For starters, let’s take a look at what goes into the decision making process for breast cancer treatments.
Like most cancer patients, people with breast cancer are treated according to the stage of the tumor and factors specific to the tumor such as hormone receptors. Some of the most common factors in breast cancer that help physicians determine treatment include the presence or absence of the estrogen receptor, progesterone receptor and the presence of HER2 over-expression.
“These receptors, I like to imagine them like little hands on the outside of the cell, they can grab hold of what we call ligands, and these ligands are essentially the hormones that may be circulating in the bloodstream that can then be pulled into this cancer cell and used as a fertilizer, as growth support for the cells,” Dr. Elizabeth Comen, a medical oncologist at Memorial Sloan Kettering Cancer Center, tells SurvivorNet.
“What we’ve learned is that some of these patients we thought were HER2 negative are actually HER2 low, which means that in this trial, they actually responded to targeted medications called T-DXd, or Enhertu, that targets the HER2 receptor, goes into the cancer cell, and kills it,” Dr. Comen adds.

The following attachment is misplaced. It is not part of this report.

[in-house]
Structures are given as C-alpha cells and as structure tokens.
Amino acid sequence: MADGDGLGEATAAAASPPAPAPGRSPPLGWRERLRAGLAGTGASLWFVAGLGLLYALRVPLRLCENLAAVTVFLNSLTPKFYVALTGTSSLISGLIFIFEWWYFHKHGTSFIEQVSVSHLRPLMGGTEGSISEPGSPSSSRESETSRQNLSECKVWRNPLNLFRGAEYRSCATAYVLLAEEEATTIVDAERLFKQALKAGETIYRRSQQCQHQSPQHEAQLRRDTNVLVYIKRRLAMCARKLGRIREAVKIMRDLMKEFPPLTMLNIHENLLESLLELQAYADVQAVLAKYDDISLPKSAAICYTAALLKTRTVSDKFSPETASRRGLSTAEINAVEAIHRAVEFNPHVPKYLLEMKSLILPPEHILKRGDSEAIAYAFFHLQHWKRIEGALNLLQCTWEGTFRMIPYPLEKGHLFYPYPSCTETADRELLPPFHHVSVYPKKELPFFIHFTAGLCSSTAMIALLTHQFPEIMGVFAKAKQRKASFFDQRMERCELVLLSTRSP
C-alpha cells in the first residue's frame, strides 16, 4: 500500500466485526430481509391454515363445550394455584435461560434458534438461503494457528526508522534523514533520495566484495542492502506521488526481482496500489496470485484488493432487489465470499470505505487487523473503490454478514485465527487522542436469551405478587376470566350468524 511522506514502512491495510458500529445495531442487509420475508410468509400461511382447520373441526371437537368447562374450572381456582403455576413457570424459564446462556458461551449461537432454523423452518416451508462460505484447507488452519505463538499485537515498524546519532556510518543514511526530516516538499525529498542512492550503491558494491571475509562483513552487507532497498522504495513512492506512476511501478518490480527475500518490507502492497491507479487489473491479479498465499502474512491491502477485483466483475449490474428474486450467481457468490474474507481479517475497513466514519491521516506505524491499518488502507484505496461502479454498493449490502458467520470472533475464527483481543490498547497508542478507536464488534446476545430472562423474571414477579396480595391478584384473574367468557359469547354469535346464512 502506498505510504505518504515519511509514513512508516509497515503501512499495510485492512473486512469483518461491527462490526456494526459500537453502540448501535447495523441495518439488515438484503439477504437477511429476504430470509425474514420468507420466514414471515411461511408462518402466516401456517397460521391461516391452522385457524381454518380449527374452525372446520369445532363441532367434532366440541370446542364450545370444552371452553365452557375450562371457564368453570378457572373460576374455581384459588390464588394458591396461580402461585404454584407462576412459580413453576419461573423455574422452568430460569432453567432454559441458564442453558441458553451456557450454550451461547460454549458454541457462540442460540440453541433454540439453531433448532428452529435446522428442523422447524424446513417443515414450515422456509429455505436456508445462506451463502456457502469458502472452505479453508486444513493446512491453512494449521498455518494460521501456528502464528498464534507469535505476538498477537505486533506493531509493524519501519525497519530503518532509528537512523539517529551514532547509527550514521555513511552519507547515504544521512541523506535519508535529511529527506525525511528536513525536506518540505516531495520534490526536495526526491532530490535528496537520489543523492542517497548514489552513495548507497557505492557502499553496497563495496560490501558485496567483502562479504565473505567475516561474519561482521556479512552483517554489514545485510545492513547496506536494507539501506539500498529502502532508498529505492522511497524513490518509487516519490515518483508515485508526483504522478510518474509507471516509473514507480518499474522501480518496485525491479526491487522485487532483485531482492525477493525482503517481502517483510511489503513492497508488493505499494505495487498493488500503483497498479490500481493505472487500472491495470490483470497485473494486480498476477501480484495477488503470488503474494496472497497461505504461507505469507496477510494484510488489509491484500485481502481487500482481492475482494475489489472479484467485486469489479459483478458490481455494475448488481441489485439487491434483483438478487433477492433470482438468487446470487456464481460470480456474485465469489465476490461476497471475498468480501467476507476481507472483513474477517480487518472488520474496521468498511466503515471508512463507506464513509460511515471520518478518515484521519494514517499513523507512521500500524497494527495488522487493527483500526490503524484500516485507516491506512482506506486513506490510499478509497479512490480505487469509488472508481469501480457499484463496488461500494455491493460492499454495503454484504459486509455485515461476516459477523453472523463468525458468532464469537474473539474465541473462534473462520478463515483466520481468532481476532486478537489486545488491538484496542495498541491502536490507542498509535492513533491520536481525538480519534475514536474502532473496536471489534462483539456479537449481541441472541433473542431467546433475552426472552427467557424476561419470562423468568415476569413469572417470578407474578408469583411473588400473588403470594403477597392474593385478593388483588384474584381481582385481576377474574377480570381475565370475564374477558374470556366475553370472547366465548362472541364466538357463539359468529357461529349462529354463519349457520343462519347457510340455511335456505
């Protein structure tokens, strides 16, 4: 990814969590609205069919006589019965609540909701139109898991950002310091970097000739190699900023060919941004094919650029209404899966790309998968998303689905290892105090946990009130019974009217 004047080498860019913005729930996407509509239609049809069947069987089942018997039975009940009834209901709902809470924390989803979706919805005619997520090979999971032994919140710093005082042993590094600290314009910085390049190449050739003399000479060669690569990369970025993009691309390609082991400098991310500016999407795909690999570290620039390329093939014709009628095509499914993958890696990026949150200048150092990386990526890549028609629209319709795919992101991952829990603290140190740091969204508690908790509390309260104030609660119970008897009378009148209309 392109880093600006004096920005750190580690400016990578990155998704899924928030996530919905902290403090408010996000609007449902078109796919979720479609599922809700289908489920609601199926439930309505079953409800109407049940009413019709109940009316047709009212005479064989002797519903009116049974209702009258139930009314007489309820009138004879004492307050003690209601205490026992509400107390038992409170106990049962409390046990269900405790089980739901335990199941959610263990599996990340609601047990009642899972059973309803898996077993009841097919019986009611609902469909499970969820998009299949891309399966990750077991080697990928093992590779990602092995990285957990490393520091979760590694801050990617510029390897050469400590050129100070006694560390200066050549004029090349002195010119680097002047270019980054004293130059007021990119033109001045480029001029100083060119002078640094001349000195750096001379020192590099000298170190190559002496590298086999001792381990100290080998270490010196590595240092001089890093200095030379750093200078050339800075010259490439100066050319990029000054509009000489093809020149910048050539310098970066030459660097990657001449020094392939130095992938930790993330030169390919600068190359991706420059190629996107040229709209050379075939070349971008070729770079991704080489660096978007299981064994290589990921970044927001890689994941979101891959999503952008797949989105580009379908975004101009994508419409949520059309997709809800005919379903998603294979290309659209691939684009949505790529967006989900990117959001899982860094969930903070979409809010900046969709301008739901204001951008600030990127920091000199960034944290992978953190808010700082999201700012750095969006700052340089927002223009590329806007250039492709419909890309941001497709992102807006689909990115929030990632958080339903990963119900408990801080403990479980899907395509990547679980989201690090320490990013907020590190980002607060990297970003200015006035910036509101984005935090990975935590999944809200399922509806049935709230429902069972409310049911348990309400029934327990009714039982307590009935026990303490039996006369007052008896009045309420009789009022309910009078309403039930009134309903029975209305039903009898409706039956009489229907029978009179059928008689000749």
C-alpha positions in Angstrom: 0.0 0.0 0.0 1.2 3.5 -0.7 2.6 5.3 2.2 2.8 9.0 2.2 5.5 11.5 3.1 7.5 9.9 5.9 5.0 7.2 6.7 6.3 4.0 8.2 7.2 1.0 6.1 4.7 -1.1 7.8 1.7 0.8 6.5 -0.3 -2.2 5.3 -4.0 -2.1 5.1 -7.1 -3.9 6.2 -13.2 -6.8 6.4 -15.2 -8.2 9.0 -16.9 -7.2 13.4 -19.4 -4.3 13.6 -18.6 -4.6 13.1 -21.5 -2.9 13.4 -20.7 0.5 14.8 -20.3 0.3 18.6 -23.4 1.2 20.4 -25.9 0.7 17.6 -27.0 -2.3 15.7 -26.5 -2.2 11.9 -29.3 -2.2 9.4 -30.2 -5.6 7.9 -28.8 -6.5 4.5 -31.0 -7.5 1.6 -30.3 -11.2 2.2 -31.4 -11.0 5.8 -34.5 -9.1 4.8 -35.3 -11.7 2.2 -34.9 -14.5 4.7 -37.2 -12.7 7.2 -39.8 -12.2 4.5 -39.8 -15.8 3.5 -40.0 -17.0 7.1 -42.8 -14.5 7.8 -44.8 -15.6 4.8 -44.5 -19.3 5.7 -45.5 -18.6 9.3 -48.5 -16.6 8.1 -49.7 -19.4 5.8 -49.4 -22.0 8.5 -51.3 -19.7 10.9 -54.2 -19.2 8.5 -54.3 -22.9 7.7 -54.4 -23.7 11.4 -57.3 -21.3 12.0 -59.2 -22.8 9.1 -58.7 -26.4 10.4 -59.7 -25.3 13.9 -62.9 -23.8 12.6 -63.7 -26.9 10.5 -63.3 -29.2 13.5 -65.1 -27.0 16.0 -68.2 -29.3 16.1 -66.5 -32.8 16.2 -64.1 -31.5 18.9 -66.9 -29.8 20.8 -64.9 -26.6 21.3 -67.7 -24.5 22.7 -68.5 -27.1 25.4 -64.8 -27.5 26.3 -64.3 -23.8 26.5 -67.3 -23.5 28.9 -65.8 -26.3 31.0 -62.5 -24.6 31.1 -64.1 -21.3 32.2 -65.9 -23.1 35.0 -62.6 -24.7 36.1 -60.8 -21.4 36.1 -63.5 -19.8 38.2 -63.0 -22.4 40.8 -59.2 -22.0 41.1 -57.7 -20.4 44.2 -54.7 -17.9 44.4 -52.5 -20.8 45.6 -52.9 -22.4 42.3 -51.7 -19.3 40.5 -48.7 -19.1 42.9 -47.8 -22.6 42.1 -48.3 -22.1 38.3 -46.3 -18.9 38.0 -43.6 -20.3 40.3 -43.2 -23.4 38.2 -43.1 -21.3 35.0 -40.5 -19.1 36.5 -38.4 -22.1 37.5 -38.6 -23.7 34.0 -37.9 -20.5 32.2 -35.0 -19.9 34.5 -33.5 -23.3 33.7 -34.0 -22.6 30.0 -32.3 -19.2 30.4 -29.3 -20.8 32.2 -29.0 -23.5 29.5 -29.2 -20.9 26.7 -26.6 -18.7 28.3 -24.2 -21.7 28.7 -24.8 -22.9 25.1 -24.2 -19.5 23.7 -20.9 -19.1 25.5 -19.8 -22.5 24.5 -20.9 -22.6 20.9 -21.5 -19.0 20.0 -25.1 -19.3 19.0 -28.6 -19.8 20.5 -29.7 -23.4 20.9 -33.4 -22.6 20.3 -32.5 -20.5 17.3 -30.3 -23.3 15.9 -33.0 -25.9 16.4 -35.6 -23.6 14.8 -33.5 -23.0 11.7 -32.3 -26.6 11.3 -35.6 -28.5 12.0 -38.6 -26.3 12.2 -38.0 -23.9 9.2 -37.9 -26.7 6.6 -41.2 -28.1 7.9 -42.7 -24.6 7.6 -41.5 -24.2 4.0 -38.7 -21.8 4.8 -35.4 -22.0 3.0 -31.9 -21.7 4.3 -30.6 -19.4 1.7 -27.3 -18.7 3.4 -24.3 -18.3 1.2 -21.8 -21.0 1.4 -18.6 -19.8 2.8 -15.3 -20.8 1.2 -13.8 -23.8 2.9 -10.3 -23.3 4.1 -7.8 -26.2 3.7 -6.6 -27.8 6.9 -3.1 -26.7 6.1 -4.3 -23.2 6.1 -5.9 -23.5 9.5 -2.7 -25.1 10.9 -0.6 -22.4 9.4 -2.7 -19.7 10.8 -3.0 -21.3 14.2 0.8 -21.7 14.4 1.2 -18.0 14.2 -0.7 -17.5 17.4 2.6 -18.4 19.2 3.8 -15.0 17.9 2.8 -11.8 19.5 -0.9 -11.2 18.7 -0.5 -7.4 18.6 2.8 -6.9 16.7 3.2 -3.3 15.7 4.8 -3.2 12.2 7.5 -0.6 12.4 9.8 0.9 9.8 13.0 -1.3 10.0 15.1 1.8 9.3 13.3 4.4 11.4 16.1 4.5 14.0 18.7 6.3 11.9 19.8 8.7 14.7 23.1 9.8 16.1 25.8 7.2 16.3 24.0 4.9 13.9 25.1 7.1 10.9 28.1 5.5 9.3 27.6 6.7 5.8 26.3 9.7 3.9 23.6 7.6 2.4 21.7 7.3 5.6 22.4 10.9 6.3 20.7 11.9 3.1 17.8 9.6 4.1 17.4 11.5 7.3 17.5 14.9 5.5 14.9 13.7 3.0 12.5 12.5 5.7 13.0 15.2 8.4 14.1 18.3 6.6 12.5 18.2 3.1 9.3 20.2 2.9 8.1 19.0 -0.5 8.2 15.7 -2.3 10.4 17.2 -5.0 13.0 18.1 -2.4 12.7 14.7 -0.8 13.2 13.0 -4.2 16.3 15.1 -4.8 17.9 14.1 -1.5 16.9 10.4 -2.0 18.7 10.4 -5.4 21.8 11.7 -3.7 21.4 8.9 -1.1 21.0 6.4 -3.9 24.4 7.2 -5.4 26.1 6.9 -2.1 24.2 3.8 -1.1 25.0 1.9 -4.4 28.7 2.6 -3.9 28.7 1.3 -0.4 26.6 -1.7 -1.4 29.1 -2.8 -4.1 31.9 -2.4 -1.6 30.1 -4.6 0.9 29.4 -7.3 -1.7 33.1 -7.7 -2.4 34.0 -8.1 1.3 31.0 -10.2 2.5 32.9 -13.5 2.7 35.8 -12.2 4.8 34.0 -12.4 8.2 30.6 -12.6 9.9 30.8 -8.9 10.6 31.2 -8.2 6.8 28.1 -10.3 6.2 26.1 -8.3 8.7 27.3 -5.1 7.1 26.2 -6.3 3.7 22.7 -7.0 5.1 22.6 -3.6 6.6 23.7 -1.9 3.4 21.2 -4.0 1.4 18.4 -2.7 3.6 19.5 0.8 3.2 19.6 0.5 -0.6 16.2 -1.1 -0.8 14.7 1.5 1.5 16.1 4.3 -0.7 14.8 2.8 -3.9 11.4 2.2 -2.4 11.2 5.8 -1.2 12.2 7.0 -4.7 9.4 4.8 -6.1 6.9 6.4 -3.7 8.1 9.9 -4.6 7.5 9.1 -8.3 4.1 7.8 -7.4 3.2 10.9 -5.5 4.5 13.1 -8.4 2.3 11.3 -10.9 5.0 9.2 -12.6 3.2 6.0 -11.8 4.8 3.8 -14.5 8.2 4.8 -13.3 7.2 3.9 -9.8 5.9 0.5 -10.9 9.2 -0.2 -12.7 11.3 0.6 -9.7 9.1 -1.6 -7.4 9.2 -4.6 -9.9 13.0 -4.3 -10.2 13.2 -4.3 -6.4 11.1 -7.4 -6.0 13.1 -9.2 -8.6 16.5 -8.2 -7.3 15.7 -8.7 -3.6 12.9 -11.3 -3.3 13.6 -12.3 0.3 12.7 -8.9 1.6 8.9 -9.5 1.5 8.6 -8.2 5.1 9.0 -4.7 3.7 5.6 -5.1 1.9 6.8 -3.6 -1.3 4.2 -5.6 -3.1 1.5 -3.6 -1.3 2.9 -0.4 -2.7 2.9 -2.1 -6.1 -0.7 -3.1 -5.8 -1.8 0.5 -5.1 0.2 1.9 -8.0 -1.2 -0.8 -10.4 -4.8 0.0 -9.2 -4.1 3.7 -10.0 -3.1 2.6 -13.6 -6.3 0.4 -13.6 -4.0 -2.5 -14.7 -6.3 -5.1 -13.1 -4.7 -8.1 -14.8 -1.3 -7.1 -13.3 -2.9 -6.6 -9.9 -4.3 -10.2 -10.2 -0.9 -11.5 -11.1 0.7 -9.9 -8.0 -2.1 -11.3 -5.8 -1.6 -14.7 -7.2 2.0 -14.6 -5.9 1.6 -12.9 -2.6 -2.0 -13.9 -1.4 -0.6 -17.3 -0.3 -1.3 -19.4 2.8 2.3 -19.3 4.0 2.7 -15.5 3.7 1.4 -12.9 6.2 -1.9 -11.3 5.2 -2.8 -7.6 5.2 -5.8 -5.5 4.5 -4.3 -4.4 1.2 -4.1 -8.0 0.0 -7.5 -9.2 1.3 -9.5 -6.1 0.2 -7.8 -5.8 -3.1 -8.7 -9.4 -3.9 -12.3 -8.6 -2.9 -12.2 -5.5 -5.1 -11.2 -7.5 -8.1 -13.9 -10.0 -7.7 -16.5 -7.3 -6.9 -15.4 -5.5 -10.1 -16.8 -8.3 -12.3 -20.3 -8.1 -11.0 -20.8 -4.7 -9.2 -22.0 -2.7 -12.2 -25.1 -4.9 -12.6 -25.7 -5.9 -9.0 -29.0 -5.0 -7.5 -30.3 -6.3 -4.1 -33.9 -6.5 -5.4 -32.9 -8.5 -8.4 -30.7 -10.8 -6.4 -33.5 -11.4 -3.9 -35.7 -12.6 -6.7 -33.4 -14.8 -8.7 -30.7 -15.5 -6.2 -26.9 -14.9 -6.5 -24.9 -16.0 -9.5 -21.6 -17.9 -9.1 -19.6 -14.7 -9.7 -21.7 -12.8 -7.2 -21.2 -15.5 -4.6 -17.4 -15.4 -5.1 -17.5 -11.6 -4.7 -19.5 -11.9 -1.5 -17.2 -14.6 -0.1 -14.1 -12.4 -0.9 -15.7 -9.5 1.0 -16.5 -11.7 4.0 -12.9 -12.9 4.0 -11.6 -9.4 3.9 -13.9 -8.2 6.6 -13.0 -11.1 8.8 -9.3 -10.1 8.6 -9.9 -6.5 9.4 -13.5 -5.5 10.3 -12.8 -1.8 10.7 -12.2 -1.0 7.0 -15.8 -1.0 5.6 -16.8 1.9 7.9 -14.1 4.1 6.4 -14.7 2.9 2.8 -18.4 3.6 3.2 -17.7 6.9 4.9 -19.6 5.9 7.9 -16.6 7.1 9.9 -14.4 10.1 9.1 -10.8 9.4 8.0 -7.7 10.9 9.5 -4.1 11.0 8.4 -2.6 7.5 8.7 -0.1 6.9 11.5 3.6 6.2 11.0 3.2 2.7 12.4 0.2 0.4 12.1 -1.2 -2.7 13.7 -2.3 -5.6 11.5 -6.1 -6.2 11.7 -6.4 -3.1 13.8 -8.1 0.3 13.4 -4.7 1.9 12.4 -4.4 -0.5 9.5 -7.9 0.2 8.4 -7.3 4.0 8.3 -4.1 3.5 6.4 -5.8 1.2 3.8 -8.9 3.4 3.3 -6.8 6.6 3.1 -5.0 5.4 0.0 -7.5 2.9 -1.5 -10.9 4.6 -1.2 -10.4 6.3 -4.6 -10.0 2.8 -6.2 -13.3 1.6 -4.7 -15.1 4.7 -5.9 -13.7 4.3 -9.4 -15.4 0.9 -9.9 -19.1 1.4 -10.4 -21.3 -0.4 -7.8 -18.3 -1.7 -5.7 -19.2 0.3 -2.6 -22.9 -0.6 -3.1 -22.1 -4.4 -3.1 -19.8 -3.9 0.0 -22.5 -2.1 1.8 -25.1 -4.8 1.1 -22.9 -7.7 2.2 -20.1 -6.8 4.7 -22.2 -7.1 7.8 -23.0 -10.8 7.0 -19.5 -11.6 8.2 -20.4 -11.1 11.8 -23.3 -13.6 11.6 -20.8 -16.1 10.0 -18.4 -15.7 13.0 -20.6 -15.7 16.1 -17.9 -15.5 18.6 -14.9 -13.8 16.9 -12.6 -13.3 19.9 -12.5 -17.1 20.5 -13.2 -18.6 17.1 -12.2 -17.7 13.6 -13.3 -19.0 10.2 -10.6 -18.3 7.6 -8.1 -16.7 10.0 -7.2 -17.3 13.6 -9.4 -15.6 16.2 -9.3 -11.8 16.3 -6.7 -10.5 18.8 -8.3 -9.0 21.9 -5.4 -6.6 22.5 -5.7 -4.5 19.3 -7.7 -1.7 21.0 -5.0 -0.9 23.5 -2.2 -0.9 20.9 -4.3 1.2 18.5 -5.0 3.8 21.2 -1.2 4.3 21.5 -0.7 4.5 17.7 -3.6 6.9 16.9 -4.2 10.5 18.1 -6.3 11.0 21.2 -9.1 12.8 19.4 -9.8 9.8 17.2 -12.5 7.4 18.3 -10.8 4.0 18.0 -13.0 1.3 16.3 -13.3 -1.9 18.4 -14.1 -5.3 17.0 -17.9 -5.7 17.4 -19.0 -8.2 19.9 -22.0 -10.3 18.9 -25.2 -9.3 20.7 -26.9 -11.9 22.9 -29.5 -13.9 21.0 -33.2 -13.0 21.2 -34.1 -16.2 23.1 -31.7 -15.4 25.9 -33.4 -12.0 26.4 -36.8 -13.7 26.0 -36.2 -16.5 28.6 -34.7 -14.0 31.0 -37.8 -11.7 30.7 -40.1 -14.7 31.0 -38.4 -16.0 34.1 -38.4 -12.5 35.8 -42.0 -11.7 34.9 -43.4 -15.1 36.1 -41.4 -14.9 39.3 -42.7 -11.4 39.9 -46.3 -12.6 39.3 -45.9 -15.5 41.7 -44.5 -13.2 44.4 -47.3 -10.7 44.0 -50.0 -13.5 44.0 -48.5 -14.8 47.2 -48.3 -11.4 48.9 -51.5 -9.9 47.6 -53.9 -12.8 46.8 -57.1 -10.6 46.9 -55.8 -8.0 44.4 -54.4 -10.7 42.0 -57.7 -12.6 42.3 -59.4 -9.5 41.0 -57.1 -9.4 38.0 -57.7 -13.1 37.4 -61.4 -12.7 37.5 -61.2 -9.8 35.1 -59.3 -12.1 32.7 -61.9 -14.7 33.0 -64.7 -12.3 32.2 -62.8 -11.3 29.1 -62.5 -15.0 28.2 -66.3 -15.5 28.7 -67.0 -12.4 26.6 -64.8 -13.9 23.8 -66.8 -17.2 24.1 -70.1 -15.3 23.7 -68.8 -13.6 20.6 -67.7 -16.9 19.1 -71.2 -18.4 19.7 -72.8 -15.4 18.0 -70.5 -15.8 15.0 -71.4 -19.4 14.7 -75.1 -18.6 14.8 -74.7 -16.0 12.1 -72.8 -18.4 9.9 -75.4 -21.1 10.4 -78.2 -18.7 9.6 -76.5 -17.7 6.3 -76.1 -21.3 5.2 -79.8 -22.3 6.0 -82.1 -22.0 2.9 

If you have – or a loved one has – been diagnosed with breast cancer, it’s important to ask physicians about receptor status. All breast cancers should be routinely tested for these biomarkers as they are critical in helping the multidisciplinary team decide the best treatment for each patient.
For example, women with estrogen-receptor-positive breast cancers are typically treated with a combination of surgery, radiation therapy, hormonal therapy and sometimes chemotherapy.
In other women, with HER2-positive tumors, patients may also receive an additional drug called trastuzumab. Trastuzamab is a monoclonal antibody that specifically targets the HER2 receptor and typically is only given to patients with HER2 positive tumors.
Learning More about HER2 Status in Breast Cancer Patients